Housed before 2006 at the actual Confucius Temple in Beijing, the collection of the Beijing Capital Museum includes ancient Chinaware, jade statues, paintings, and numerous likenesses of the Buddha. Of the over 200,000 piece collection, only around 5,600 pieces are on permanent display, with the rest being stored out of sight of visitors.
These viewable pieces are displayed in a six-story building which is modern in design, but ancient in architectural origin. An overhanging roof imitates the imperial Chinese architectural style, a decorative Ming Dynasty-era arch is embedded into the entrance hall, and stones used in the floor construction were even quarried in the town of Fangshan, an ancient supplier of building material. The first five floors are composed of a rectangular and oval hall, each showcasing different works of archeology and art. The sixth floor contains only the oval gallery, which is raised above the museum’s wide, flat roof.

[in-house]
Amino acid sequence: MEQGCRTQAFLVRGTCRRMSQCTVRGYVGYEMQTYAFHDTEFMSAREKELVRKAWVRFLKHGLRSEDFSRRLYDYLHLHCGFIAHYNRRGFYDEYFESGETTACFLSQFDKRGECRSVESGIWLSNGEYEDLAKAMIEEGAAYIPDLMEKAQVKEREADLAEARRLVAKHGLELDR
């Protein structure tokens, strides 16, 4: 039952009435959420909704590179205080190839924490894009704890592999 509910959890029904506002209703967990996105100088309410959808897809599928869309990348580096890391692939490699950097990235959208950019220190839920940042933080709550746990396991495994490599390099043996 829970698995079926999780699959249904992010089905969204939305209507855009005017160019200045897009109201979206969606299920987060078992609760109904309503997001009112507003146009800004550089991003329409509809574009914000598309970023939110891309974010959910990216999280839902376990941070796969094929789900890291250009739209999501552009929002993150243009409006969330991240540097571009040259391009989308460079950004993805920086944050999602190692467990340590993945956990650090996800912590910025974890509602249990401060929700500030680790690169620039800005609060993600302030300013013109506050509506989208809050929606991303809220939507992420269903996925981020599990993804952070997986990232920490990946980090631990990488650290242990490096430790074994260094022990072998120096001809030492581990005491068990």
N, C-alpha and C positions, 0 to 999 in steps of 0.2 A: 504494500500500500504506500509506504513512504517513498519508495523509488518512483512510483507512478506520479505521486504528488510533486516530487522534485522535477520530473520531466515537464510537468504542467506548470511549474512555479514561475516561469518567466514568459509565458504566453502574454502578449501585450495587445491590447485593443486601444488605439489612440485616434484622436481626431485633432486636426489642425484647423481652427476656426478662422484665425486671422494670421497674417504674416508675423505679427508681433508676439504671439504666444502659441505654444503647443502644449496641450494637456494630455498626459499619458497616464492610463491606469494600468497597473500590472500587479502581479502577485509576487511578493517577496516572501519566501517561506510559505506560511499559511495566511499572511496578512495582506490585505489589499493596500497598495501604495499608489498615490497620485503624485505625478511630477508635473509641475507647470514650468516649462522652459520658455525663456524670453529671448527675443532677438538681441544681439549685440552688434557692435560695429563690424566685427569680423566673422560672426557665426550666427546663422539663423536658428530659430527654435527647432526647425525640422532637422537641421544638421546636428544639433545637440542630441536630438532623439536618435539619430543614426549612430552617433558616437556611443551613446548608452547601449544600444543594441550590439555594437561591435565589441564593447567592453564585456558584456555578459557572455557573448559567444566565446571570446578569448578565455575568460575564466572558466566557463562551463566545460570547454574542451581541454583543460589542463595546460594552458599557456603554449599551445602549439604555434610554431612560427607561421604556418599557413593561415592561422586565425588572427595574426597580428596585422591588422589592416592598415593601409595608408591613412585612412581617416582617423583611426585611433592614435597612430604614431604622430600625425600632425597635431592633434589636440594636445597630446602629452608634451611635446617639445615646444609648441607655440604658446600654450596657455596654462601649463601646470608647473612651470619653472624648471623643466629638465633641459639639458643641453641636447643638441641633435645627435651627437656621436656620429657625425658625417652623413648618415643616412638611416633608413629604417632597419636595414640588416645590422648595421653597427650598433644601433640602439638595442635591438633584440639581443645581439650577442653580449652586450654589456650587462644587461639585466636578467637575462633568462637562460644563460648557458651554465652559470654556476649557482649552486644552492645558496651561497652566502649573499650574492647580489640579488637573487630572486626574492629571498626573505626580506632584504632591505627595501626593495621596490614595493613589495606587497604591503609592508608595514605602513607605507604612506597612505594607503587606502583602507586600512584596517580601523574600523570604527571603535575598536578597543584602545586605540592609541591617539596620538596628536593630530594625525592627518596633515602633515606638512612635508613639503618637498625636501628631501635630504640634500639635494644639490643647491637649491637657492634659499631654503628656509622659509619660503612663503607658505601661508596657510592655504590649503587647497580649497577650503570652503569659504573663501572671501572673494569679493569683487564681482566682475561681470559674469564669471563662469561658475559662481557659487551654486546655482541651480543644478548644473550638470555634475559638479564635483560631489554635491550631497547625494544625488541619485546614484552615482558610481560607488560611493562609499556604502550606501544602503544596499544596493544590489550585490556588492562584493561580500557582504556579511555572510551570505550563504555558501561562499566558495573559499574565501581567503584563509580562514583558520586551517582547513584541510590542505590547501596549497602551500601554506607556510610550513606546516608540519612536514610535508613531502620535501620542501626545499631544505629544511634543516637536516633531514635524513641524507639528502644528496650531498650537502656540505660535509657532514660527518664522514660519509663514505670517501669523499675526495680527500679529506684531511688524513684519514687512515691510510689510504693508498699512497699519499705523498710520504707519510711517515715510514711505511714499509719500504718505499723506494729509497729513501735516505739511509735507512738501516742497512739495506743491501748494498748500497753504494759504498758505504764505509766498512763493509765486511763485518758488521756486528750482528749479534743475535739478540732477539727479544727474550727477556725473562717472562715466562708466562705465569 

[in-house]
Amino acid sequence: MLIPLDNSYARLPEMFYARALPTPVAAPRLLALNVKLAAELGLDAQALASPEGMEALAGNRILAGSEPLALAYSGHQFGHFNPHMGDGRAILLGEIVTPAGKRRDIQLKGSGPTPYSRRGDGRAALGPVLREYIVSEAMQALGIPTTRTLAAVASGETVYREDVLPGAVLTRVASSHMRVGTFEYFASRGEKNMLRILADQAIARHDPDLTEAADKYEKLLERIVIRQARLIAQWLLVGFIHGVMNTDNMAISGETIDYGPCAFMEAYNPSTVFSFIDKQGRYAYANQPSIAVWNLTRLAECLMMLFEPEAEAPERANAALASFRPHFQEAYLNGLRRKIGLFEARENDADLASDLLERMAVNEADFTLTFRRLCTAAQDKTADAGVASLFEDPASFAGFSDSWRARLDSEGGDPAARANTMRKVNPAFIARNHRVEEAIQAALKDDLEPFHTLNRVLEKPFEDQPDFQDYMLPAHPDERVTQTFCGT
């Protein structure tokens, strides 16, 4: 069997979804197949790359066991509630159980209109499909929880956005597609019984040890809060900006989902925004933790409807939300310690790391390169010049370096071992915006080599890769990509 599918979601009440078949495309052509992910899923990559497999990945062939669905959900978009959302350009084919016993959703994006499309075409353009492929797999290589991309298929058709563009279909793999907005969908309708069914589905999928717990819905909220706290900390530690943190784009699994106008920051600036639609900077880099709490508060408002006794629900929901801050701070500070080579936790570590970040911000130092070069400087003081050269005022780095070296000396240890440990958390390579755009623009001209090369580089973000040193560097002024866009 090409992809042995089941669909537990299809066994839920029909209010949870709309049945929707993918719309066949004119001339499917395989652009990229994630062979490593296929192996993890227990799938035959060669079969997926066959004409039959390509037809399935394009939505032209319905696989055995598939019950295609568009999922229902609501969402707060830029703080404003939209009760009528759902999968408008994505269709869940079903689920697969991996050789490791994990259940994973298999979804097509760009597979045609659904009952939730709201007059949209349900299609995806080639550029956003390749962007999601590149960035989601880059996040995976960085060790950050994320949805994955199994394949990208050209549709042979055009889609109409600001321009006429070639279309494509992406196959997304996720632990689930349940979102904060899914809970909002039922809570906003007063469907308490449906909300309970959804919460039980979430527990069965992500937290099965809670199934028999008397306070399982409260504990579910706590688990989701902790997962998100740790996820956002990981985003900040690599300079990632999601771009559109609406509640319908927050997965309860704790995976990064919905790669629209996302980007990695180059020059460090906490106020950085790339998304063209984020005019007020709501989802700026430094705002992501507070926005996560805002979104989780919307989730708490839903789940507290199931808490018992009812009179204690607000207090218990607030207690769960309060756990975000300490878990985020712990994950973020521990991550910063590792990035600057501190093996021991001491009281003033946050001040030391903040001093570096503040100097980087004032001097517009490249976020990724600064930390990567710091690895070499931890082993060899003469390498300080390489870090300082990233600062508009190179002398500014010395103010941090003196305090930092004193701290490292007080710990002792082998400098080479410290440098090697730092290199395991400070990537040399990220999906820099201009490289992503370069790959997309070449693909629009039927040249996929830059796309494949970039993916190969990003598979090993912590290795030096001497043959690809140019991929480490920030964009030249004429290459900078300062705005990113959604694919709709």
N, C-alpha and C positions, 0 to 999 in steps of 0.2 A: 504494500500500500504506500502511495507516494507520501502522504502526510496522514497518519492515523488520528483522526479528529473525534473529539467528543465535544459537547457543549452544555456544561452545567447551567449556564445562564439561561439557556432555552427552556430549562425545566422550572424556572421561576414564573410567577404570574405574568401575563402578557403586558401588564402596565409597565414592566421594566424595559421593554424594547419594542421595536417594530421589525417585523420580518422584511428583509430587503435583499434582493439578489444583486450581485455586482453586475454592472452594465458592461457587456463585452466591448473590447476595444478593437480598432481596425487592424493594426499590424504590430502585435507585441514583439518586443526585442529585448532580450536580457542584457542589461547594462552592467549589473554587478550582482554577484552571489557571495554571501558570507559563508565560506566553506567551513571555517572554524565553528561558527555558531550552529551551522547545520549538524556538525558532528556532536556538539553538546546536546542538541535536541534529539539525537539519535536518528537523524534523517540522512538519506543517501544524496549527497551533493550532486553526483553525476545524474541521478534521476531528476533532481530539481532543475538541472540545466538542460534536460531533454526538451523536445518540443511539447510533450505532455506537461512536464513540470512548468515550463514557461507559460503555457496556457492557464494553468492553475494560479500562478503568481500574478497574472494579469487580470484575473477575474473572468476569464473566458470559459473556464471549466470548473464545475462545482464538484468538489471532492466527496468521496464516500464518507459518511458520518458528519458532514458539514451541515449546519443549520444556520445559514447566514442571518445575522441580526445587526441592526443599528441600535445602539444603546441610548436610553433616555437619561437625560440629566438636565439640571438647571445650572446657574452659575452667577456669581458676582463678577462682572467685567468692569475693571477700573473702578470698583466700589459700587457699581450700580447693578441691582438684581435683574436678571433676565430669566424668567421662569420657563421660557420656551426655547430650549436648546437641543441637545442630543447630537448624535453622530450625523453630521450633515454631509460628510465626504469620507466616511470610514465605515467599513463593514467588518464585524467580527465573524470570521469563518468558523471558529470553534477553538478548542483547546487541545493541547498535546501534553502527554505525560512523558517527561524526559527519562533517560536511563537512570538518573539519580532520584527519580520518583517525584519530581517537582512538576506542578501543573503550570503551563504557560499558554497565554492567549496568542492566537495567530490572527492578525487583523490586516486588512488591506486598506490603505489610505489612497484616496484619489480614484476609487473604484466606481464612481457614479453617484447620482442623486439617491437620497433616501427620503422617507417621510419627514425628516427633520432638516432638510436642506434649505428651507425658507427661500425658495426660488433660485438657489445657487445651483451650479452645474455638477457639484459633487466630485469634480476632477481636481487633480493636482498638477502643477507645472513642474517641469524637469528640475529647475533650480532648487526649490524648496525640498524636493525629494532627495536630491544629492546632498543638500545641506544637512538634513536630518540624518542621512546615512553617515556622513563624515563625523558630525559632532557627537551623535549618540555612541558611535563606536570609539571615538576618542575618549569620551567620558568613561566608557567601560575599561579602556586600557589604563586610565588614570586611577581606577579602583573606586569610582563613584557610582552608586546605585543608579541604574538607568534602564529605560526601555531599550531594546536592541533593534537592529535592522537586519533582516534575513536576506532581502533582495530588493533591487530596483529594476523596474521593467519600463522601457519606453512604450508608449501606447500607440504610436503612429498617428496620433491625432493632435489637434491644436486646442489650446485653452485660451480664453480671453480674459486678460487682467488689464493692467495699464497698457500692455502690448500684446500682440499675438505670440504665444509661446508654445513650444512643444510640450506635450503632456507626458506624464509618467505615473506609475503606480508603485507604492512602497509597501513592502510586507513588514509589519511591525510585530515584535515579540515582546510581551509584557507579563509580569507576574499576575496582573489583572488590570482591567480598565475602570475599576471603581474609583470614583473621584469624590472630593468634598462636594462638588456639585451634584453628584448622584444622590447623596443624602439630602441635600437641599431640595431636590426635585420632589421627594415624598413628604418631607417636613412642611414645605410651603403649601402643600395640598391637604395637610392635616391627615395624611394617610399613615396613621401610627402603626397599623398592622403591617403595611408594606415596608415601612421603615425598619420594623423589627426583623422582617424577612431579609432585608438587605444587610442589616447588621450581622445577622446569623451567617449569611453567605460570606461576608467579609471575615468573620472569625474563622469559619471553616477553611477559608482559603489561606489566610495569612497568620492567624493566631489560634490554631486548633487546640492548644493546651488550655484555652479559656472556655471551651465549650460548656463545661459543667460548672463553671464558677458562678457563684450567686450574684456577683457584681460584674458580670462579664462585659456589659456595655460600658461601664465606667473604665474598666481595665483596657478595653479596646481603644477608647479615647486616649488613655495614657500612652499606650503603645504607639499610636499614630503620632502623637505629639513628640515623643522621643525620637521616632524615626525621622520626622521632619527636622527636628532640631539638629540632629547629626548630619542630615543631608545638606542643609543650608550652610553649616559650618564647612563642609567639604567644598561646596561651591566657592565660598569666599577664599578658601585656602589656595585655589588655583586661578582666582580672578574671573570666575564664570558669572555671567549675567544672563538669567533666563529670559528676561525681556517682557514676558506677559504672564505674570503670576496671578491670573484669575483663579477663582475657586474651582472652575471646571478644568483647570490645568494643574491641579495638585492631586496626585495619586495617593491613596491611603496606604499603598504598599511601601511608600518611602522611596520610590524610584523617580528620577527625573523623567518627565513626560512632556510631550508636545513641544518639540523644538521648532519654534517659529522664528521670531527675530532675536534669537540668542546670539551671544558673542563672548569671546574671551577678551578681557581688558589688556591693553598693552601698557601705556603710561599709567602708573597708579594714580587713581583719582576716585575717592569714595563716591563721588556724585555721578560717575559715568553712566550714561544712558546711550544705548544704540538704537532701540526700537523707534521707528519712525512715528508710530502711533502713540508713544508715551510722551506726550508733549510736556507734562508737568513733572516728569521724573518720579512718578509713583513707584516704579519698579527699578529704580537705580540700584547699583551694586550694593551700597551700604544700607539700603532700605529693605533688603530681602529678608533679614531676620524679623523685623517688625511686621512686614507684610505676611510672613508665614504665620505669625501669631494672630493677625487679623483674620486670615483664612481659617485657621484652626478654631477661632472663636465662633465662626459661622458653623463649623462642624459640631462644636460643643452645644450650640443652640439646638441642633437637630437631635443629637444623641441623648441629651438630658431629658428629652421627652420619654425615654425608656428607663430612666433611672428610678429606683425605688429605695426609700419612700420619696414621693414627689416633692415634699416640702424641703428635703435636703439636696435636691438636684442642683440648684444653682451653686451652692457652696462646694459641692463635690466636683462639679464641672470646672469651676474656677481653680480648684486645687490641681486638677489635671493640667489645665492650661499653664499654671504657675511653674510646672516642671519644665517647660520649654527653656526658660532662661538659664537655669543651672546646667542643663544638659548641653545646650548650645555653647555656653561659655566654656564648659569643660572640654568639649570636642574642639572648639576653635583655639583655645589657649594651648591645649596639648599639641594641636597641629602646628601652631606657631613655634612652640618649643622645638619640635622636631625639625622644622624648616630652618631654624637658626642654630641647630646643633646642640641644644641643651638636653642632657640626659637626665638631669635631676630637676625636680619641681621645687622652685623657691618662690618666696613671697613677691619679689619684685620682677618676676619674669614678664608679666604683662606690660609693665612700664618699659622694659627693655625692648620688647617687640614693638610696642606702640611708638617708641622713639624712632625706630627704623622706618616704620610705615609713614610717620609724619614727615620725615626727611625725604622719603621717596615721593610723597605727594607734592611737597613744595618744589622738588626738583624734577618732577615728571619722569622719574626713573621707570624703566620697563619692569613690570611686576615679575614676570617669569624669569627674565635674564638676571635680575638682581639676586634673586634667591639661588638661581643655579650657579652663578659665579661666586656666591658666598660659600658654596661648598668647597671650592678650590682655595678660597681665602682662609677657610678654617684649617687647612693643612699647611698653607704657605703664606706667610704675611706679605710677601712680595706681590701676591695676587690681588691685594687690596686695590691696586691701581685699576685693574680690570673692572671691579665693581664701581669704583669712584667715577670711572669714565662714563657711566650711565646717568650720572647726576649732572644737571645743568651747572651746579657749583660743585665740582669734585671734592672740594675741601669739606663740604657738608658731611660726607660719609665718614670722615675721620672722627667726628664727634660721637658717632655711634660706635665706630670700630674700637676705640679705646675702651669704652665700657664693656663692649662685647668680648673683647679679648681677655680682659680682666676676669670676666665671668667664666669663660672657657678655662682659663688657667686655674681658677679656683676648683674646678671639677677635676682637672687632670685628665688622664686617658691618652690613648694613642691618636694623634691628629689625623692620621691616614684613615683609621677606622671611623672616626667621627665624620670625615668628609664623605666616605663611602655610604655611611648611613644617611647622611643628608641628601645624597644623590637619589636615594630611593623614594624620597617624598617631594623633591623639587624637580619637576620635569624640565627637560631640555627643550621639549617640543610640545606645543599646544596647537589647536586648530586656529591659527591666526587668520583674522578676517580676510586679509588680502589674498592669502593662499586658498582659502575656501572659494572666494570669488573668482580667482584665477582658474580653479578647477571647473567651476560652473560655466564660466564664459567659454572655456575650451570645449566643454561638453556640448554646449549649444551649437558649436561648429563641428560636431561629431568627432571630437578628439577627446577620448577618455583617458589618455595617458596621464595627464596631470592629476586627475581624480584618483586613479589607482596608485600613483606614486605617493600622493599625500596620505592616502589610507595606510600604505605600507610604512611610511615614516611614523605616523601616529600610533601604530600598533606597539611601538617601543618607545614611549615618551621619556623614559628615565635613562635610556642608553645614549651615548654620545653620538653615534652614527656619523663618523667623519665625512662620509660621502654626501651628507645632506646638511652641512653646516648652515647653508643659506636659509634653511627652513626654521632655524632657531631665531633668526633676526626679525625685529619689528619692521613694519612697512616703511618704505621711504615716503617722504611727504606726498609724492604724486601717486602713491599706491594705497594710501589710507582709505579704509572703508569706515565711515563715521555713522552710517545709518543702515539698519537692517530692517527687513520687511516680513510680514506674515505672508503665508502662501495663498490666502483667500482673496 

The Beijing Capital Museum celebrates the long arc of Chinese and East Asian history, with an emphasis on the region’s rich, artful culture. And thanks to its vast collection, the museum routinely swaps out the contents of several halls for new pieces from the archives, guaranteeing a new experience for returning travelers.